On this earth, there is a balance in all things, whether that be in nature in its most literal sense or the nature found within people and their actions. In fact, the two coincide so often that it may be thought that there is a peculiar connection between the two. Just as molten lava that erupts from a volcano can be stopped in its tracks and cooled by the ocean water it runs into, hot tempers met with calm words are left completely stalled. In Jun Mochizuki’s Pandora Hearts, she details this through the interactions of the seemingly arrogant and distant Mr. Gilbert and the kindly and open Mr. Oz. Through the pair's conversations and actions toward each other, there is clearly a strong sense of balance that helps bring out the utmost truth of Gilbert’s character as well as bringing out the previously hidden shortcoming of Oz’s.
First impressions are a vital part of the book, to the point that it was nearly titled after them. When both Mr. Oz and Mr. Gilbert had been introduced and fleshed out as characters at the very first ball, the appraisals of them were on completely opposite ends of the scale. Mr. Oz was considered a very kind young man, handsome, and someone who was a pleasure to converse with. Contrastingly, Mr. Gilbert was at first perceived as someone who could make for a prospective husband, handsome and wealthy as he was, however the common opinion of him soon soured when the crowd deemed his countenance as one that invited nothing but displeased feelings and disappointment. In a sense, that was a type of balance that made itself clear in their introduction alone. The pedestal upon which Mr. Oz was placed was shaken by the less-than-welcoming personality of his good friend. However their standings would not remain the same for the entire novel, instead making the balance between them clear in the most obvious of ways, only to be tampered with later on.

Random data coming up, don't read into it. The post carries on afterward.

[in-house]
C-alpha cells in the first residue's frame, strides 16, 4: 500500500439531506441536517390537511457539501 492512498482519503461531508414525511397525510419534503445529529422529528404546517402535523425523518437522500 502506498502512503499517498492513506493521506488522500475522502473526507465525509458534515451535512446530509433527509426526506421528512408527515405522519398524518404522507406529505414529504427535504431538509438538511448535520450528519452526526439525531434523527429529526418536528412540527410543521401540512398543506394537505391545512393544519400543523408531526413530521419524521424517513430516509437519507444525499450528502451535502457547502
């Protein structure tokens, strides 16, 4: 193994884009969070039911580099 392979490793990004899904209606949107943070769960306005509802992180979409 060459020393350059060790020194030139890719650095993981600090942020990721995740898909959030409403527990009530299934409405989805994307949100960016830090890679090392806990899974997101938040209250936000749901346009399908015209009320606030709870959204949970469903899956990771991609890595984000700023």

People are not commonly thought to share all of themselves within a first meeting, and this proves true even in this novel. It was mentioned fleetingly in the first meeting that Mister Gilbert would become more sociable when with someone that he is more familiar with, though he remains otherwise frigid to others. Of course, the ladies of the novel are exactly excited to believe such a statement; however a look into his relationship with Mister Oz proves it to be quite true. The nature of their interactions were once scrutinized and it was unsure why someone of Oz’s pleasant personality would constantly engage himself with Mister Gilbert, who seemed to be quite the unsociable man. Yet there remains another sense of balance in that aspect of their relationship. Whereas Oz is more than happy to think well of everyone and converse with them without concern, Gilbert is far more withdrawn and is able to act as the more level-headed of the two. In general, this is true, however the extent of their bond is made quite clear when a possible threat is posed towards one of them.